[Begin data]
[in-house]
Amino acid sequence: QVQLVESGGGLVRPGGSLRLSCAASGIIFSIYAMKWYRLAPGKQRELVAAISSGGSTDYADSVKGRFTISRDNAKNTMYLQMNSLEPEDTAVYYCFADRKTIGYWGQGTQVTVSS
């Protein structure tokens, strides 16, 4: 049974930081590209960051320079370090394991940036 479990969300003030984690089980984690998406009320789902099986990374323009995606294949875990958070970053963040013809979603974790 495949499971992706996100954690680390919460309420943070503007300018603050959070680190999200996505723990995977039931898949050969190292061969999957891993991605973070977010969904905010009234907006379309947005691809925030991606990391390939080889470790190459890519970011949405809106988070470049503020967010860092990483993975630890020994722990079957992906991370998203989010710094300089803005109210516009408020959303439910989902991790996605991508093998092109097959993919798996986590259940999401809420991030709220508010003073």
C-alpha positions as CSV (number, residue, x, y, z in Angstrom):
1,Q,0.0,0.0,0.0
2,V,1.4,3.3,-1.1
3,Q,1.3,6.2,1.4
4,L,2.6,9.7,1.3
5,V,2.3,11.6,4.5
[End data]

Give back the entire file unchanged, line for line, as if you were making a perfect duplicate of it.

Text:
[in-house]
Amino acid sequence: QVQLVESGGGLVRPGGSLRLSCAASGIIFSIYAMKWYRLAPGKQRELVAAISSGGSTDYADSVKGRFTISRDNAKNTMYLQMNSLEPEDTAVYYCFADRKTIGYWGQGTQVTVSS
């Protein structure tokens, strides 16, 4: 049974930081590209960051320079370090394991940036 479990969300003030984690089980984690998406009320789902099986990374323009995606294949875990958070970053963040013809979603974790 495949499971992706996100954690680390919460309420943070503007300018603050959070680190999200996505723990995977039931898949050969190292061969999957891993991605973070977010969904905010009234907006379309947005691809925030991606990391390939080889470790190459890519970011949405809106988070470049503020967010860092990483993975630890020994722990079957992906991370998203989010710094300089803005109210516009408020959303439910989902991790996605991508093998092109097959993919798996986590259940999401809420991030709220508010003073």
C-alpha positions as CSV (number, residue, x, y, z in Angstrom):
1,Q,0.0,0.0,0.0
2,V,1.4,3.3,-1.1
3,Q,1.3,6.2,1.4
4,L,2.6,9.7,1.3
5,V,2.3,11.6,4.5